Gender gap daunting for GOP: Why women's vote is key
The gender gap for the next election is daunting for Mitt Romney as President Obama leads the likely GOP nominee among women in major polls. With simply more women voters, can he overcome it between now and November?
Democratic women are pumped. The Republican Party has just taken an emotionally wrenching detour on an issue no one expected to emerge in the 2012 campaign: birth control. And Democrats believe they have a winning issue that can help President Obama to a second term.
Mr. Romney – not culture warrior Rick Santorum – is the likely Republican nominee, and he's focusing his campaign on the economy, not reproductive matters. Jobs and gas prices are what voters care about most, especially independent voters, who will decide the election.
At the heart of the matter is the gender gap. Men and women have diverged in every presidential race since 1980. In 2008, Mr. Obama won 56 percent of the female vote (versus 43 percent for John McCain) and 49 percent of the male vote (to Senator McCain's 48 percent), for a seven-point gender gap. For now, Obama leads Mr. Romney among women in major polls – by 20 points in the latest Pew Research Center poll, fewer in others – and is tied or trailing Romney among men.
The likely question for Obama, then, isn't whether he will get more women than men to vote for him, but how big the margin will be. If Obama is to win, he will need a big women's vote to offset an expected deficit in the men's vote.
"The reason the gender gap is so important is not just the difference in points between men and women, it's that there are more women than men overall, more women registered to vote, and a higher female turnout rate," says Dianne Bystrom, director of the Carrie Chapman Catt Center for Women and Politics at Iowa State University in Ames.
Republicans say the blowup over birth control won't harm the party's chances in November.
"I'm not making light of the fact that there was a hit to the party, but the collective damage was probably short term," says Linda DiVall, a Republican pollster. "Do I expect it to be a lingering problem that will hurt us in the fall? No, I don't. The focus will still be on the economy."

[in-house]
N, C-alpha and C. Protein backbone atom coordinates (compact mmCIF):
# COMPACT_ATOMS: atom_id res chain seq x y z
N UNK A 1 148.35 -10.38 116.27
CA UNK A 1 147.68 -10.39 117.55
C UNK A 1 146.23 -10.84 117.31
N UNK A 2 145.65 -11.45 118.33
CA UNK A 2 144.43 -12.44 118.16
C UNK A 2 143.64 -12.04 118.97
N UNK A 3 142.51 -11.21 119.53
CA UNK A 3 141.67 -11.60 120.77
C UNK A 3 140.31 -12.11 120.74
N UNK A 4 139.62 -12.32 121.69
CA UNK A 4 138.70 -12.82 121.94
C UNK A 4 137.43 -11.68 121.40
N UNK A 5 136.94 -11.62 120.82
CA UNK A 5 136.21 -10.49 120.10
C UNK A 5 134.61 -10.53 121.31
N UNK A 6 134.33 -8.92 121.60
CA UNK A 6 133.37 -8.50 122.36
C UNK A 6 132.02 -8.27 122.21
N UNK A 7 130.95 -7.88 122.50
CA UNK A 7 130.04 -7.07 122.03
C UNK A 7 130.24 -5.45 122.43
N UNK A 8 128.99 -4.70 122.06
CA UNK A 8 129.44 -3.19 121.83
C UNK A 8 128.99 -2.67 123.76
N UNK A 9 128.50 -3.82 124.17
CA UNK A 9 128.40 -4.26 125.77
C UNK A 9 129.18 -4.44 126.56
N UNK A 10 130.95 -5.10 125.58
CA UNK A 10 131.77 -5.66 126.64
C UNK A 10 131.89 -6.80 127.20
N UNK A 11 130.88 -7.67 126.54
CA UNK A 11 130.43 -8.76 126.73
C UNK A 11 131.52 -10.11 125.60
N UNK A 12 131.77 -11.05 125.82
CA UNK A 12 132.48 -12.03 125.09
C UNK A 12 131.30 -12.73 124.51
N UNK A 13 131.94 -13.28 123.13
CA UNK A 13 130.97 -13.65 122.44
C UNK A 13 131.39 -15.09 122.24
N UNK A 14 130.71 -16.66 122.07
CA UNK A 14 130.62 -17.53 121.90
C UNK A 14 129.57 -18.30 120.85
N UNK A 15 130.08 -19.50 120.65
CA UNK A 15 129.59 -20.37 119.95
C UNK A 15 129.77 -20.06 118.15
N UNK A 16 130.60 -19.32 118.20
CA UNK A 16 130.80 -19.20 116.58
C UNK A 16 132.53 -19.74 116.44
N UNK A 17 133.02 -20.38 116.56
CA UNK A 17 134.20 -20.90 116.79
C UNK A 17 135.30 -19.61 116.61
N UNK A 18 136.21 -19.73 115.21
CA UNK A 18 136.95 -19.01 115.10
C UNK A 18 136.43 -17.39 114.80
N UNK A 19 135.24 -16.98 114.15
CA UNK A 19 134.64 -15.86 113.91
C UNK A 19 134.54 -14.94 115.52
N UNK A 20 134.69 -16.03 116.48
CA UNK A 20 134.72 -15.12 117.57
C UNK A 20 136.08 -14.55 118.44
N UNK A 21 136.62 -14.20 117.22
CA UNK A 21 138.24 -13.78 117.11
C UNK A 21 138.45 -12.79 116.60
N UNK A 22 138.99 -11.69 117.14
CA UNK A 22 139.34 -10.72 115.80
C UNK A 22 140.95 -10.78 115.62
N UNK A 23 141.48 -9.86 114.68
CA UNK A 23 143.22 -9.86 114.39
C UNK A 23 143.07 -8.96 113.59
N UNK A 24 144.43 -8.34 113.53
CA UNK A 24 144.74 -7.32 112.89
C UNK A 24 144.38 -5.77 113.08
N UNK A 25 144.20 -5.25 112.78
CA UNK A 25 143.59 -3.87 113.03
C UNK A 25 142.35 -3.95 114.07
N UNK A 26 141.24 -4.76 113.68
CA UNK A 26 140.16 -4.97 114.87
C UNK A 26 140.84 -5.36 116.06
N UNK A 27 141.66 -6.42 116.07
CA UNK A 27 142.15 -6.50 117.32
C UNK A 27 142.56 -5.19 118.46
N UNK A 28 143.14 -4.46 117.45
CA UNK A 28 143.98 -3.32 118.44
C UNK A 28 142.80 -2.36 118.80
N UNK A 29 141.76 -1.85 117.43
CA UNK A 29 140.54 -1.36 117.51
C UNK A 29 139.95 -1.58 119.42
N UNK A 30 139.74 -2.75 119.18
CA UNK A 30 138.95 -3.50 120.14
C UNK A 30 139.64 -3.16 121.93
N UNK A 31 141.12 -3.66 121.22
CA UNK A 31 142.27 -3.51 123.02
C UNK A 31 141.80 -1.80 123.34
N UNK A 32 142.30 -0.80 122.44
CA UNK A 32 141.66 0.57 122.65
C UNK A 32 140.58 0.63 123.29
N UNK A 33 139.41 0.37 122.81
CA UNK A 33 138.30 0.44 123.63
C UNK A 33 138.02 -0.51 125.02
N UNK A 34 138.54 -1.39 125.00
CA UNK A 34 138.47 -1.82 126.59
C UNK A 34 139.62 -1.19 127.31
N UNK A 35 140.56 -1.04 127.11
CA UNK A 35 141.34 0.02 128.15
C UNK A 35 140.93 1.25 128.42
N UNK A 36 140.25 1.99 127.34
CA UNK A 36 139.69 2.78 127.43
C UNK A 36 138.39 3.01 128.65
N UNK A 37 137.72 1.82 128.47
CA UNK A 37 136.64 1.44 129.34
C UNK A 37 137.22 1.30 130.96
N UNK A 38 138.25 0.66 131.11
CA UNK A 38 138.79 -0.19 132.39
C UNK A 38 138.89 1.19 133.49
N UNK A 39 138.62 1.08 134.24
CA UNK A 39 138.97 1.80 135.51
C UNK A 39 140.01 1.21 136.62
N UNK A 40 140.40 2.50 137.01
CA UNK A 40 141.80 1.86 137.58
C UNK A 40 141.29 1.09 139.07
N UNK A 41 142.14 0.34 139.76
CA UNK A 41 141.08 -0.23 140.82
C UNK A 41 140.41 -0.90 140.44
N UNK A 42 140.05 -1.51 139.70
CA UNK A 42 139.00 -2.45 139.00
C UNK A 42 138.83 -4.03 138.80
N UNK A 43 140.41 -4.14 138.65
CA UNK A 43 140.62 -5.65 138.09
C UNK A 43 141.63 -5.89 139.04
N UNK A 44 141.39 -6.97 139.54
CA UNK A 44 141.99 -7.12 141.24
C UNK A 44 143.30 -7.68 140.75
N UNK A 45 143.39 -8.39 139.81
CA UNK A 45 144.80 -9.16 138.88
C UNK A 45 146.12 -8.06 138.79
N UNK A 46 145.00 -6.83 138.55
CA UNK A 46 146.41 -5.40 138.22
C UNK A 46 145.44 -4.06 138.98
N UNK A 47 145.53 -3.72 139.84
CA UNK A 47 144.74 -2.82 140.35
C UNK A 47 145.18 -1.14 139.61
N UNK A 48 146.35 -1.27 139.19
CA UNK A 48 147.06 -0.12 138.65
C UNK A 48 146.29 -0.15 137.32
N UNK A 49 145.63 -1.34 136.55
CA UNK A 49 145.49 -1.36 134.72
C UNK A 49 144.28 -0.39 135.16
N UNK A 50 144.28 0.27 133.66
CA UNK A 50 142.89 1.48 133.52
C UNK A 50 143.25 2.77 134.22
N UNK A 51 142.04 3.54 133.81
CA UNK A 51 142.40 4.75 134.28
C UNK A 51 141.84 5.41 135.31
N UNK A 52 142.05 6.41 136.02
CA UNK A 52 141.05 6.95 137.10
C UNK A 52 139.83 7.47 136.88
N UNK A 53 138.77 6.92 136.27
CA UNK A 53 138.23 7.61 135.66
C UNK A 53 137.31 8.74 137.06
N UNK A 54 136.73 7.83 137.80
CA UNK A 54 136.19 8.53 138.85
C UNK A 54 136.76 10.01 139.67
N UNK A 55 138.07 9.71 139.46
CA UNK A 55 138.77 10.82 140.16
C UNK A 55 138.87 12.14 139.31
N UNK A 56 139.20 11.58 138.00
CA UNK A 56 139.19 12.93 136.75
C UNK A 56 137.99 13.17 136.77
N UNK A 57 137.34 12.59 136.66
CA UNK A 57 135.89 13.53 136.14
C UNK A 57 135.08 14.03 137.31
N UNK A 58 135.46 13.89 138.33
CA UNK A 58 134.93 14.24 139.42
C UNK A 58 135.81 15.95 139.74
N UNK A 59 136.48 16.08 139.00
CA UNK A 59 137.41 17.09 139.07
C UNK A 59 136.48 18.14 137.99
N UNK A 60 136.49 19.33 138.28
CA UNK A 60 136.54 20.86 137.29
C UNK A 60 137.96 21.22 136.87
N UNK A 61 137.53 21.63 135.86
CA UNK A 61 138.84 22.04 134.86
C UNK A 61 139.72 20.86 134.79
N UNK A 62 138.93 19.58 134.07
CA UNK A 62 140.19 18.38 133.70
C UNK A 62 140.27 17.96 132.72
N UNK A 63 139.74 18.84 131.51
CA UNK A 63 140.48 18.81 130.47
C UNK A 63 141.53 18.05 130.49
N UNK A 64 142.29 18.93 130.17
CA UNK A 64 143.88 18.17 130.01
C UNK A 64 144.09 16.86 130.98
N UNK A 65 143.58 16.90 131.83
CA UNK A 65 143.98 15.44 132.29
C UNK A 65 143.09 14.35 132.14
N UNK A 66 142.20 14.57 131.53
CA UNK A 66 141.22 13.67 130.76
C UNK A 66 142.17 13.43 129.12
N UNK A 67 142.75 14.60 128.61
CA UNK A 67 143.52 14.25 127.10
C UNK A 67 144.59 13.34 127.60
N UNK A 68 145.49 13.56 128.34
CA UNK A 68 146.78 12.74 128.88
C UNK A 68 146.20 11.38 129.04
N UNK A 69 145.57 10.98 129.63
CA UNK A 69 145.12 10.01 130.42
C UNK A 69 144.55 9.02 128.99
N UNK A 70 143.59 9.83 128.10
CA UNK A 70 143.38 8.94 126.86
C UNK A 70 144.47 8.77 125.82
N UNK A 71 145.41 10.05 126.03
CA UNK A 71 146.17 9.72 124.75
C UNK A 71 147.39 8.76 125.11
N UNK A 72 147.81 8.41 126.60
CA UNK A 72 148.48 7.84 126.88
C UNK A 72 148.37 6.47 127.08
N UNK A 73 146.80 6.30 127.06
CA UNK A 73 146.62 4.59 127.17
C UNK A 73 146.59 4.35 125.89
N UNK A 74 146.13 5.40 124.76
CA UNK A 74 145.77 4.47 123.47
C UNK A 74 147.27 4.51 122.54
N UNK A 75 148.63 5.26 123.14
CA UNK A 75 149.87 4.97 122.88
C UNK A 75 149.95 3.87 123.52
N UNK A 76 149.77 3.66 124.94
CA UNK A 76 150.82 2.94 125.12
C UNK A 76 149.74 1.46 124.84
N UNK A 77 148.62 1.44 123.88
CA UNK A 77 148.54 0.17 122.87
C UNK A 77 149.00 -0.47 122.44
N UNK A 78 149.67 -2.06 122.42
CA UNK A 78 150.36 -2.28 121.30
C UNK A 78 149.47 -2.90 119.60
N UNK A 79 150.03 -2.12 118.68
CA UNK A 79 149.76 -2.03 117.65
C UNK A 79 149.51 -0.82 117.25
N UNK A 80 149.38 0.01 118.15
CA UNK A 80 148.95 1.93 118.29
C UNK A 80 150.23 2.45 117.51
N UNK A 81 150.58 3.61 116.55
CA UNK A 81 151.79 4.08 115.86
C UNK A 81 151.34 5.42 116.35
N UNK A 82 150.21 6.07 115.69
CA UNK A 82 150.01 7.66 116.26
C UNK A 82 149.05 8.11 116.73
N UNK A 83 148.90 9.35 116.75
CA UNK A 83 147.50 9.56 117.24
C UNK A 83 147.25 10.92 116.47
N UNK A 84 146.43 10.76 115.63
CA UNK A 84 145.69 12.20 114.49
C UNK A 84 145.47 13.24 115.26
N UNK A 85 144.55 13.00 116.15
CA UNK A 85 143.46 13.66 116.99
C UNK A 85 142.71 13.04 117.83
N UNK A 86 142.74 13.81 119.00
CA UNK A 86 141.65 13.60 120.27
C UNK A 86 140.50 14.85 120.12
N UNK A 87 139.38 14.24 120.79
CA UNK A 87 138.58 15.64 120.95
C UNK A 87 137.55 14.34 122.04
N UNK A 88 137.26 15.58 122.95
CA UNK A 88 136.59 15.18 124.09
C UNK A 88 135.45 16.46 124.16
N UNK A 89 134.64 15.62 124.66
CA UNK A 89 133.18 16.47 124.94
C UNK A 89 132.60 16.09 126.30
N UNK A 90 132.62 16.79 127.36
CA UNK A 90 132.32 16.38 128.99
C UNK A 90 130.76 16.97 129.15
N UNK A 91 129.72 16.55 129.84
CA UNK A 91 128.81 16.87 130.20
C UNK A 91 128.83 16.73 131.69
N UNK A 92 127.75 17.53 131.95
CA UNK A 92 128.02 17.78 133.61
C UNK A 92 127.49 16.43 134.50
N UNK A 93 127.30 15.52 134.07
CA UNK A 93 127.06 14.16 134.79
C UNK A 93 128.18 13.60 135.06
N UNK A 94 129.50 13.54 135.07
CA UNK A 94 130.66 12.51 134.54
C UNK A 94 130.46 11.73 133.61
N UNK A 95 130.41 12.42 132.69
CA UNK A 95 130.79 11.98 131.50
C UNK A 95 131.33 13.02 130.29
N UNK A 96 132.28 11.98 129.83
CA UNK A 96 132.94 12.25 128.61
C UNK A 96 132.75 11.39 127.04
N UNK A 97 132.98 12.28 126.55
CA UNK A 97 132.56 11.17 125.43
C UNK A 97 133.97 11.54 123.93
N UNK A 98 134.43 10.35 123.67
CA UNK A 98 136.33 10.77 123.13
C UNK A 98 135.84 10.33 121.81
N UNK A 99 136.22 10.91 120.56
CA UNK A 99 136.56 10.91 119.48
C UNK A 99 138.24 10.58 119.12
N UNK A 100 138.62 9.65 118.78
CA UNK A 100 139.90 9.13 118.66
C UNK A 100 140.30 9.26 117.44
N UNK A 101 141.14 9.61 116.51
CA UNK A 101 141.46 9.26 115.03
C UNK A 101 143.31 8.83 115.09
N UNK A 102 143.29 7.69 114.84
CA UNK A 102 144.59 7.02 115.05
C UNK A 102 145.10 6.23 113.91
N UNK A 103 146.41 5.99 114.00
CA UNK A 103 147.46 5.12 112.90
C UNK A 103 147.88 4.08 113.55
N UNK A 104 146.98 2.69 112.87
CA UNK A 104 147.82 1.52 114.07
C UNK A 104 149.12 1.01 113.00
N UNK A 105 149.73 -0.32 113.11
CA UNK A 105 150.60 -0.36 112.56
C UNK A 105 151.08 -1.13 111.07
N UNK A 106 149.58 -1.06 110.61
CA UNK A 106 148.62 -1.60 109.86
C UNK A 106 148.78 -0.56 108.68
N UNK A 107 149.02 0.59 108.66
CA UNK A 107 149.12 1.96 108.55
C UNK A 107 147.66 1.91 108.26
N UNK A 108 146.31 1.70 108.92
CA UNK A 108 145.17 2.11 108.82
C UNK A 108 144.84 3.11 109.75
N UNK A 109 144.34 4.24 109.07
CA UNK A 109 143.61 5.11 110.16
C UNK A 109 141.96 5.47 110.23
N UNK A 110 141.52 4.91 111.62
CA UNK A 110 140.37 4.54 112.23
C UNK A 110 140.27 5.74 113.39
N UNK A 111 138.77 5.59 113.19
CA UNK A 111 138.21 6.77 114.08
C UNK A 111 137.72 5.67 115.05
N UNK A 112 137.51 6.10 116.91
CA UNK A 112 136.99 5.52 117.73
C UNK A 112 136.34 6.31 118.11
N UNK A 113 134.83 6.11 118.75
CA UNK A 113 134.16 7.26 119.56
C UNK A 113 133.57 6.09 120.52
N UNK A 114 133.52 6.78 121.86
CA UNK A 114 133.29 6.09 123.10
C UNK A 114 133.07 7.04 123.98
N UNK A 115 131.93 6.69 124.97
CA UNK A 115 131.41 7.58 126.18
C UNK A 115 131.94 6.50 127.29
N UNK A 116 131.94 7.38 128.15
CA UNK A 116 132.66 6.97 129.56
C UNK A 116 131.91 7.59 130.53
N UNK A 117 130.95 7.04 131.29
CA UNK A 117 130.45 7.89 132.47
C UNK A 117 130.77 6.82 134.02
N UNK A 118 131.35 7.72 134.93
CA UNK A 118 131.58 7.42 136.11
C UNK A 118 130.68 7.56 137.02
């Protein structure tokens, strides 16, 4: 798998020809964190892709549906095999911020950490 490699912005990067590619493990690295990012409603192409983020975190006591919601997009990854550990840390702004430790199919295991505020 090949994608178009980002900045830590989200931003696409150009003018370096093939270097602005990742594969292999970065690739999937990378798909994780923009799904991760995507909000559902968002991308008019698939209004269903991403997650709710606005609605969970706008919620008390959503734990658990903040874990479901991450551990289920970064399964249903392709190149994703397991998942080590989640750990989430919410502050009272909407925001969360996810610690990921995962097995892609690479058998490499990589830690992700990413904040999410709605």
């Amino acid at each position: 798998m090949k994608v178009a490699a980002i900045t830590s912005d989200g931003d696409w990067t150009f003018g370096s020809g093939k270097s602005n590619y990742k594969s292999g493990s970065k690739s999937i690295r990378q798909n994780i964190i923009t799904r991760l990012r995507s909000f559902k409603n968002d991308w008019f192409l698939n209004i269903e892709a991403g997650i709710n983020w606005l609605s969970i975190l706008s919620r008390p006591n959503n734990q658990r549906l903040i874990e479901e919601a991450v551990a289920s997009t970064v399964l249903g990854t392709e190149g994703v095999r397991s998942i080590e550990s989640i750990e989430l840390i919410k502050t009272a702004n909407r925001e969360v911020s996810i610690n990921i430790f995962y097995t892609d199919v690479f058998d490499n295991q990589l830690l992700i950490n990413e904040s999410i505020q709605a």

Ms. DiVall bases her assessment on recent focus groups she conducted with independent suburban women who voted for Obama in 2008 and are now undecided. For the "Wal-Mart women" – those with no college degree and household income under $50,000 – putting food on the table and gas in the tank was the top concern. For the working college graduates, having enough money for retirement was top of mind.
The birth-control issue exploded in January when the Obama administration announced a rule under health-care reform that would require religiously affiliated employers' insurance plans to cover birth control. Roman Catholic institutions balked, and Obama tweaked the mandate.
The tide turned against the GOP when a Republican congressman held an all-male panel on the issue – leaving a female Georgetown Law student, Sandra Fluke, on the sidelines. When conservative talk-radio host Rush Limbaugh called Ms. Fluke a "slut" and a "prostitute," the issue grew even more toxic for the Republicans. Suddenly, the debate centered on access to birth control and not on religious liberty.
By early March, polls showed women moving back toward the Democrats on the question of who should run Congress. In the 2010 midterms, Republicans won the women's vote for the first time in 37 years, returning control of the House to the GOP.
Democrats are intent on keeping reproductive rights front and center all the way to November. The "Republican war on women" has become a mantra. And they are highlighting efforts in state legislatures across the country to enact new regulations on abortion, including mandatory ultrasounds.
"Women are watching, and they're definitely not sitting this one out quietly," says Stephanie Schriock, president of EMILY's List, a political-action committee for Democratic women candidates who favor abortion rights.
Membership in EMILY's List has doubled since the GOP retook the House, she says.
The Obama campaign is vigorously defending health reform as an avenue into the women's vote that's broader than the aspect dealing with contraception, though opinion polls show that more women than men oppose "Obamacare." To mark the second anniversary of the law's enactment on March 23, the campaign hosted phone banks of women calling women voters in battleground states and released videos of women who had benefited from the law. The campaign also launched an effort called "Nurses for Obama." The Democratic National Committee sent a million pieces of mail to women in battleground states.
The Obama campaign's goal is to inform women on the law's gender-related benefits – such as a ban on char ging women more than men for health insurance and no copays for mammograms and other health screenings – and build up a constituency for the law.
If all or part of the Affordable Care Act is found unconstitutional, a real possibility, Team Obama hopes to tap into a newly energized base of women who will see their rights under attack.
The GOP isn't standing idly by. The Republican National Committee is running an ad in battleground states slamming Obama for failing to reduce health-care costs as promised. Indeed, average premiums have risen, but only 1 percent of the increase can be attributed to the reform, says the Kaiser Family Foundation.
In the end, Republican strategists are under no illusions on the female vote. "Women are very pro-incumbent," says Kellyanne Conway, pollster for Newt Gingrich. "They don't like to rock the boat unless given a solid reason. But men are so down on him, he'll need 59 or 60 percent of women to win."